The cheese is sold by Lovis and his 16 year-round employees, who are augmented by seasonal employees during the winter holiday season. Lovis has eight seasonal employees who’ve come back year after year during the holiday season, so that they’re now fully trained in every job in the store – one now in her eleventh Christmas at the Cheese Shop, another in her tenth year. “They love it. They love the work, they love the place, they love the customers, and they know I love them,” Lovis says.
Lovis has been in the business since 1976, when he was 15 years old and started a career that has included retail, wholesale, importing – every link of the supply chain. He signed the agreement to purchase the store in 2001 and closed the deal in 2003. “My whole life has been an apprenticeship for owning this store,” he says. In that time, he’s learned a lot about selling cheese for prices that range from about $8.99 to $40 a pound. “One thing I work very hard is not to be a cheese snob about the cheeses we sell,” he says. “The point of being in business is to give the customers what they want…. What we need to focus on is not how good we are about selling cheese. What we focus on is how we get you what you want.”
How you sell people a $40/pound piece of cheese is to give them a taste, he says. “You should never buy a cheese if you can’t taste it first. Have a taste. If you don’t like it, don’t buy it. If you can’t afford it, I have other cheeses in the same family. But there’s a reason why it’s $40. It’s not cranked out of a machine; it’s made by hand. But if you want something less expensive, I’ll get you something less expensive,” he says. “Give people a taste. It’s not about the cheese. It’s about the customer.”
By Lorrie Baumann
This is a good time, and Nashville is a good place for a tiny cheese shop that operates as a cut-to-order counter inside a specialty butcher shop, says Kathleen Cotter, Owner of The Bloomy Rind.
The Bloomy Rind is tucked inside Porter Road Butcher, a whole-animal butcher shop that specializes in locally sourced pasture-raised meats. The pairing of a cheese shop and specialty butchers came about after a local farmer introduced Cotter, who was selling cheeses at local farmers markets, to business partners James Peisker and Chris Carter, who had been working together as caterers when they realized that what Nashville lacked was a good source of high-quality local meat. They were getting ready to open a butcher shop in East Nashville to meet that need, and when they met Cotter, it just seemed right that they might also team up with Cotter and her specialty cheeses. “I pitched the idea to sell cheese in their shop. At that point we didn’t know what the setup would look like,” Cotter says. “As their plans for the space crystalized, they worked a small cheese counter for The Bloomy Rind into their layout. So I was able to open up inside Porter Road instead of having to find the funds to build out my own shop.”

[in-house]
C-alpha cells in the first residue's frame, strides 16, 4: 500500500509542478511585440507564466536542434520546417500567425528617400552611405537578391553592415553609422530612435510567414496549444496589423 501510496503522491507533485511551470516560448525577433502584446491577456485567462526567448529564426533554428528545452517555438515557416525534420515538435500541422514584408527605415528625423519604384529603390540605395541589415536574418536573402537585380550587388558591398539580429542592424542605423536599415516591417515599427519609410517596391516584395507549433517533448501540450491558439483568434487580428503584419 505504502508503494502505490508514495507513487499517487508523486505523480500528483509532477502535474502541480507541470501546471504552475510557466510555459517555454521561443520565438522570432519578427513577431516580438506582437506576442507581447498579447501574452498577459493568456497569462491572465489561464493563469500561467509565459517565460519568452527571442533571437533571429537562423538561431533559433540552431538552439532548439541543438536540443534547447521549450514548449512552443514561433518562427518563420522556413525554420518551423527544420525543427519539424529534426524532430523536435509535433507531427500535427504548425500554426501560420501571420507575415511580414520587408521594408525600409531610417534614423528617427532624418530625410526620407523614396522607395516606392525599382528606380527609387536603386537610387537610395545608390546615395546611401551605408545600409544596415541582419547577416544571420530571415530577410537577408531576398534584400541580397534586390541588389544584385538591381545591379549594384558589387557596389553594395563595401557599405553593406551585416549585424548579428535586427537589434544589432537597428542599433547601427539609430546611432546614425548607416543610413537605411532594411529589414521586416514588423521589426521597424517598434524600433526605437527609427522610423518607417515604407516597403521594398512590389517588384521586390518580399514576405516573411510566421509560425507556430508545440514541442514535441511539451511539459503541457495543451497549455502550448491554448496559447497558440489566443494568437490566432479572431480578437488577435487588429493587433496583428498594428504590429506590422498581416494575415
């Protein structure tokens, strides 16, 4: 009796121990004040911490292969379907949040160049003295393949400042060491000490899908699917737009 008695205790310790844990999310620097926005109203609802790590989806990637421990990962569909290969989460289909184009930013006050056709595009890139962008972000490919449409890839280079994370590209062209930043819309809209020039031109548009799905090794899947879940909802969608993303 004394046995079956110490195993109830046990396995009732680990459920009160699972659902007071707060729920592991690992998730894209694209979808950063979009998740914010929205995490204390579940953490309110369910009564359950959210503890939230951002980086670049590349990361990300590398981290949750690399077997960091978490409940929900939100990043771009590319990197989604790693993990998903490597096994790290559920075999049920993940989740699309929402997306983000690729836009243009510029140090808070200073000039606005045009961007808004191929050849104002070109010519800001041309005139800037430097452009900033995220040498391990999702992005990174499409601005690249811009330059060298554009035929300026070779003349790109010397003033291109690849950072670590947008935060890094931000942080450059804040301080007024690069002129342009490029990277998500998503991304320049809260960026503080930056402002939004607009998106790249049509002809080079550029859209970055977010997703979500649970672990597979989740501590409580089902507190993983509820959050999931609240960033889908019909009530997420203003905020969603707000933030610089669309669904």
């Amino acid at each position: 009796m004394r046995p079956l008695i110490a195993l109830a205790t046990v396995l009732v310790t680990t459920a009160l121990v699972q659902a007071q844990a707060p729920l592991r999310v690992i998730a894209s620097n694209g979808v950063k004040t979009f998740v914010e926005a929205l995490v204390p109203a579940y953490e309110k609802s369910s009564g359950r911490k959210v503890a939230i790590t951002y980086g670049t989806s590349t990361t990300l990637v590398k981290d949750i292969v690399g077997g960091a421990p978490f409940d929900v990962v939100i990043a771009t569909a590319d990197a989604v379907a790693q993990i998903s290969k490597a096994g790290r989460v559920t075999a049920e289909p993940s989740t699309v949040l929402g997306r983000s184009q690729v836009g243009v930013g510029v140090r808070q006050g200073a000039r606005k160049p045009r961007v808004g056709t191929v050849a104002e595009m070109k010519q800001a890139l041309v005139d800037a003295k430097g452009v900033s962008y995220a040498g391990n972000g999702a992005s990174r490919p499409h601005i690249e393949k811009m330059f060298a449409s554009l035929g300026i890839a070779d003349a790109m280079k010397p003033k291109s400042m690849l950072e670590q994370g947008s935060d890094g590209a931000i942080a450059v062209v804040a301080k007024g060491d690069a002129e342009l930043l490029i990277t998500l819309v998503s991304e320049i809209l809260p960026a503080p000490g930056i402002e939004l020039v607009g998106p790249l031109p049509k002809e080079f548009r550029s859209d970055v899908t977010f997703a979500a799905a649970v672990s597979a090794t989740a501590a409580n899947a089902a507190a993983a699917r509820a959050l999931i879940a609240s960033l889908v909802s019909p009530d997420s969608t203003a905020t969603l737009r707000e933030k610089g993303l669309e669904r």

Cotter can’t focus on local cheeses the way Peisker and Carter focus on local meats because there just aren’t enough cheeses made locally to Nashville to meet her customers’ needs, but all three partners share a similar passion for sustainably produced foods. “Our philosophy and our passion were very much in alignment,” she says.
Part of their job is educating Nashville residents who are more accustomed to shopping for all their food needs at conventional grocery stores rather than stopping in at a variety of specialty shops, Cotter says. “It’s a change of habit to have to make an extra stop for specialty meats and cheese. But people are more and more willing to make that extra stop as the desire grows to know where their food comes from and how it was produced.”
“There’s also a population who comes in and says they grew up going to the butcher shop,” she adds. “They come back to that experience, which is cool…. We’re having a lot of people moving here from big cities, where they’re a little more used to specialty shops and come in looking for a personalized cheese experience.”
Her corner of the 1,500 square foot store houses a cheese case and a cutting table, and she shares a market area where she has some logs of chevre and a few other cheese accompaniments in a grab-and-go case. She carries 40 to 50 different cheeses in the case, all cut to order. At the moment, she has one particular favorite cheese in her case: a wheel of extra-aged St. Malachi from the Farm at Doe Run that she acquired when the farm sold extra wheels of a cheese they were entering in the American Cheese Society awards competition. “It’s sort of an aged cheddar meets aged Gouda, firm and crystally and brown-buttery,” Cotter says. “I find cheese is very much a mood thing. I don’t know if other people feel the same way. Sometimes you want a cheese that’s mild, fresh and creamy. Other times you want something with a more challenging profile and stronger flavors.”